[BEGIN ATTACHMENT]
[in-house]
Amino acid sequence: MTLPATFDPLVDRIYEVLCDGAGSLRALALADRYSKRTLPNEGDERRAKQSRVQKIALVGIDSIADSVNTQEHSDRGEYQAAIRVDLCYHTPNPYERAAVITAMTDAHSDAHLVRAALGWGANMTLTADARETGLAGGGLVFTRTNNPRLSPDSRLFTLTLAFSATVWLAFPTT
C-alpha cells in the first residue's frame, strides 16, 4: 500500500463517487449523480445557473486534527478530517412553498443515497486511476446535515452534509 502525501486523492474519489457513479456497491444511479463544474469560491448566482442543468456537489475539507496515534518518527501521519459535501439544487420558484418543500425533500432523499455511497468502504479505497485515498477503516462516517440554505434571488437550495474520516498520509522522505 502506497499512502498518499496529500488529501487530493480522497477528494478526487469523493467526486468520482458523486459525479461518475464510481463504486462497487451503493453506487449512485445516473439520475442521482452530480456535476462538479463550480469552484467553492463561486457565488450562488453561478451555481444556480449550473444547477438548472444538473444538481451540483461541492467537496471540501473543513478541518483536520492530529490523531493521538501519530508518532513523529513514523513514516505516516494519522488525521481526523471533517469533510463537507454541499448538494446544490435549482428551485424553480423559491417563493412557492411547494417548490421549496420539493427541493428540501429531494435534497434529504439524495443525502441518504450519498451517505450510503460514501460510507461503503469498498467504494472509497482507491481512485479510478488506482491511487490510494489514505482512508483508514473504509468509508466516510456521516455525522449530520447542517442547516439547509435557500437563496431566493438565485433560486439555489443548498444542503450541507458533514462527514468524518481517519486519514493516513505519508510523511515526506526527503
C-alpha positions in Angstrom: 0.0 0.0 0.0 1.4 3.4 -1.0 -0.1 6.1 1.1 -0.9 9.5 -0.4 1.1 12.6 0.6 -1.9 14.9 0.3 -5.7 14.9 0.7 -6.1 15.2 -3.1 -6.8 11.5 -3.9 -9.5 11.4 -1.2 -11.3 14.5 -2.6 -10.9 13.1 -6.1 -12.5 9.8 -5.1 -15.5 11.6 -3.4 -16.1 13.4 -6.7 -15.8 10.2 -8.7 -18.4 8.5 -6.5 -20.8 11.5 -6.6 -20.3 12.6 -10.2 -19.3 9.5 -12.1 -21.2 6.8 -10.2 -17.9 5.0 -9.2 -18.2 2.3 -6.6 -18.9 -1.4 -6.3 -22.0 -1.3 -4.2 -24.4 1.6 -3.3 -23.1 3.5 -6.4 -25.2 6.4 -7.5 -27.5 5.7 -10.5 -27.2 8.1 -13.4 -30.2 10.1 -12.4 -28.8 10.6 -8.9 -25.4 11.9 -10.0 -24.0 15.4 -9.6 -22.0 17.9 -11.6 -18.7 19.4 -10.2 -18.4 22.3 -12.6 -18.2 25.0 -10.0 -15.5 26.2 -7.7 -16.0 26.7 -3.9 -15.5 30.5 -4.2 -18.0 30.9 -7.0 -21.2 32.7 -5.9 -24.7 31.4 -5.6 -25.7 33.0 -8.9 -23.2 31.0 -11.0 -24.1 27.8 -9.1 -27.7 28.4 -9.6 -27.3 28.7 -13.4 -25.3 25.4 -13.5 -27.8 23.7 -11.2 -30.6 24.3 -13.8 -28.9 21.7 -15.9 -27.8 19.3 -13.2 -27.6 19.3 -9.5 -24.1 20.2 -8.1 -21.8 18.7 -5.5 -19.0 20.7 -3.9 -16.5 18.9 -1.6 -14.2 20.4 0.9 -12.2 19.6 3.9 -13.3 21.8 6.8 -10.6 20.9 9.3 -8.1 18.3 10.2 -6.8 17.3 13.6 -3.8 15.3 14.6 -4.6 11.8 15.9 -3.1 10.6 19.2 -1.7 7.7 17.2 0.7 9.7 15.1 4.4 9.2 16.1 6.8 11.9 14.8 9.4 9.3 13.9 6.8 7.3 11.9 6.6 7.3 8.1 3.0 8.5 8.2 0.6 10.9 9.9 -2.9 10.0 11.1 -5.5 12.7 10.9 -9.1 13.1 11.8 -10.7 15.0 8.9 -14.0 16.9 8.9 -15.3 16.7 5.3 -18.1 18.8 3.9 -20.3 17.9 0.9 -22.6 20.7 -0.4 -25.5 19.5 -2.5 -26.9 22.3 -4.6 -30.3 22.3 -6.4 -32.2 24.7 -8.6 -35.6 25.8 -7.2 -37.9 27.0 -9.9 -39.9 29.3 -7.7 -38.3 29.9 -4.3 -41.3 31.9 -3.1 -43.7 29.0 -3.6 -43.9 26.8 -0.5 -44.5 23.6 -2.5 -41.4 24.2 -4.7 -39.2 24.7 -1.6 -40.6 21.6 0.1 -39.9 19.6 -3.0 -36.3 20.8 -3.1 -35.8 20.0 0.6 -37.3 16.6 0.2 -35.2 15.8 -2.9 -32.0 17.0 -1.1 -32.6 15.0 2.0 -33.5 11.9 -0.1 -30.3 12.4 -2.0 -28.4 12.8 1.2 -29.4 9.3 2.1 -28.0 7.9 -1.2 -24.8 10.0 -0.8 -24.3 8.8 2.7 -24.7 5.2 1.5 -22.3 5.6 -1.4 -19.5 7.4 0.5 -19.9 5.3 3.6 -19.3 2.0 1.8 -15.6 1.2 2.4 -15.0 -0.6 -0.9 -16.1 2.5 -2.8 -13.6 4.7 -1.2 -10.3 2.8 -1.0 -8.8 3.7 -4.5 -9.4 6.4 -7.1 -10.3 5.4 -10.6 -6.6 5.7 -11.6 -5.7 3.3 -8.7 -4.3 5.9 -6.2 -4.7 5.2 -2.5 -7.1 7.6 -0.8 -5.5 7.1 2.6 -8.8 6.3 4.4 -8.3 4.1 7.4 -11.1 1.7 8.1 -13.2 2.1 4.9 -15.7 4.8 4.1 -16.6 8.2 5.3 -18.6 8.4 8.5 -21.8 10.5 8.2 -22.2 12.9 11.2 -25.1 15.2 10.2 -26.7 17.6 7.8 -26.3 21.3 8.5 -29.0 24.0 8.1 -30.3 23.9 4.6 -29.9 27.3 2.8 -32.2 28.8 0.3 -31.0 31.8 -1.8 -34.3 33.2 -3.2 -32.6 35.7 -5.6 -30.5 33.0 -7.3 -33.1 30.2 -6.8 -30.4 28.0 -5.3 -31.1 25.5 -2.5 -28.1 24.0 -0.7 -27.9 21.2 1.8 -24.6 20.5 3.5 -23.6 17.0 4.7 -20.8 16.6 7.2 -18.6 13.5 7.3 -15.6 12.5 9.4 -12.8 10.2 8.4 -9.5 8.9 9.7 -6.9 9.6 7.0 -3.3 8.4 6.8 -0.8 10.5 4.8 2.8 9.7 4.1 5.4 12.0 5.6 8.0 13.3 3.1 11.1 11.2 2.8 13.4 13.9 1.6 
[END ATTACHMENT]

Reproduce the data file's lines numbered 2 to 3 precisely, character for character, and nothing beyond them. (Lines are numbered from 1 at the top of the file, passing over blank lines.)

Amino acid sequence: MTLPATFDPLVDRIYEVLCDGAGSLRALALADRYSKRTLPNEGDERRAKQSRVQKIALVGIDSIADSVNTQEHSDRGEYQAAIRVDLCYHTPNPYERAAVITAMTDAHSDAHLVRAALGWGANMTLTADARETGLAGGGLVFTRTNNPRLSPDSRLFTLTLAFSATVWLAFPTT
C-alpha cells in the first residue's frame, strides 16, 4: 500500500463517487449523480445557473486534527478530517412553498443515497486511476446535515452534509 502525501486523492474519489457513479456497491444511479463544474469560491448566482442543468456537489475539507496515534518518527501521519459535501439544487420558484418543500425533500432523499455511497468502504479505497485515498477503516462516517440554505434571488437550495474520516498520509522522505 502506497499512502498518499496529500488529501487530493480522497477528494478526487469523493467526486468520482458523486459525479461518475464510481463504486462497487451503493453506487449512485445516473439520475442521482452530480456535476462538479463550480469552484467553492463561486457565488450562488453561478451555481444556480449550473444547477438548472444538473444538481451540483461541492467537496471540501473543513478541518483536520492530529490523531493521538501519530508518532513523529513514523513514516505516516494519522488525521481526523471533517469533510463537507454541499448538494446544490435549482428551485424553480423559491417563493412557492411547494417548490421549496420539493427541493428540501429531494435534497434529504439524495443525502441518504450519498451517505450510503460514501460510507461503503469498498467504494472509497482507491481512485479510478488506482491511487490510494489514505482512508483508514473504509468509508466516510456521516455525522449530520447542517442547516439547509435557500437563496431566493438565485433560486439555489443548498444542503450541507458533514462527514468524518481517519486519514493516513505519508510523511515526506526527503